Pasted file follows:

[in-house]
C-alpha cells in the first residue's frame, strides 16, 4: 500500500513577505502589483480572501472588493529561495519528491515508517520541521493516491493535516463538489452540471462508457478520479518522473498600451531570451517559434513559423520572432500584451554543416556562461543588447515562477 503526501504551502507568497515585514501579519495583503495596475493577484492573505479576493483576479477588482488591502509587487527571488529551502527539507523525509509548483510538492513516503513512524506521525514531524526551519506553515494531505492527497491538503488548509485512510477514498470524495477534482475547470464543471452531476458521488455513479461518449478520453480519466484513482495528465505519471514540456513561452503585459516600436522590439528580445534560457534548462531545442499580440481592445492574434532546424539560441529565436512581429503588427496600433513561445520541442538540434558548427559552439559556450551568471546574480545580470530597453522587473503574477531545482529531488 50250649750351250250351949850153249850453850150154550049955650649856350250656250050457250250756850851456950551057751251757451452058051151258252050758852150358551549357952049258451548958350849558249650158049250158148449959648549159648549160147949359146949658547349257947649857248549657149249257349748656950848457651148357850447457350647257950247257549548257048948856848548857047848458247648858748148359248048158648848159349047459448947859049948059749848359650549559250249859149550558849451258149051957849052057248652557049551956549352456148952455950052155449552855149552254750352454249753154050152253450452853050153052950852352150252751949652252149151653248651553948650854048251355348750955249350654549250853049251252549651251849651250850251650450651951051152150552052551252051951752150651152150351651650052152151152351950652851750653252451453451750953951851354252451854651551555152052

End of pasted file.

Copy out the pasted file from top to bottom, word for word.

[in-house]
C-alpha cells in the first residue's frame, strides 16, 4: 500500500513577505502589483480572501472588493529561495519528491515508517520541521493516491493535516463538489452540471462508457478520479518522473498600451531570451517559434513559423520572432500584451554543416556562461543588447515562477 503526501504551502507568497515585514501579519495583503495596475493577484492573505479576493483576479477588482488591502509587487527571488529551502527539507523525509509548483510538492513516503513512524506521525514531524526551519506553515494531505492527497491538503488548509485512510477514498470524495477534482475547470464543471452531476458521488455513479461518449478520453480519466484513482495528465505519471514540456513561452503585459516600436522590439528580445534560457534548462531545442499580440481592445492574434532546424539560441529565436512581429503588427496600433513561445520541442538540434558548427559552439559556450551568471546574480545580470530597453522587473503574477531545482529531488 50250649750351250250351949850153249850453850150154550049955650649856350250656250050457250250756850851456950551057751251757451452058051151258252050758852150358551549357952049258451548958350849558249650158049250158148449959648549159648549160147949359146949658547349257947649857248549657149249257349748656950848457651148357850447457350647257950247257549548257048948856848548857047848458247648858748148359248048158648848159349047459448947859049948059749848359650549559250249859149550558849451258149051957849052057248652557049551956549352456148952455950052155449552855149552254750352454249753154050152253450452853050153052950852352150252751949652252149151653248651553948650854048251355348750955249350654549250853049251252549651251849651250850251650450651951051152150552052551252051951752150651152150351651650052152151152351950652851750653252451453451750953951851354252451854651551555152052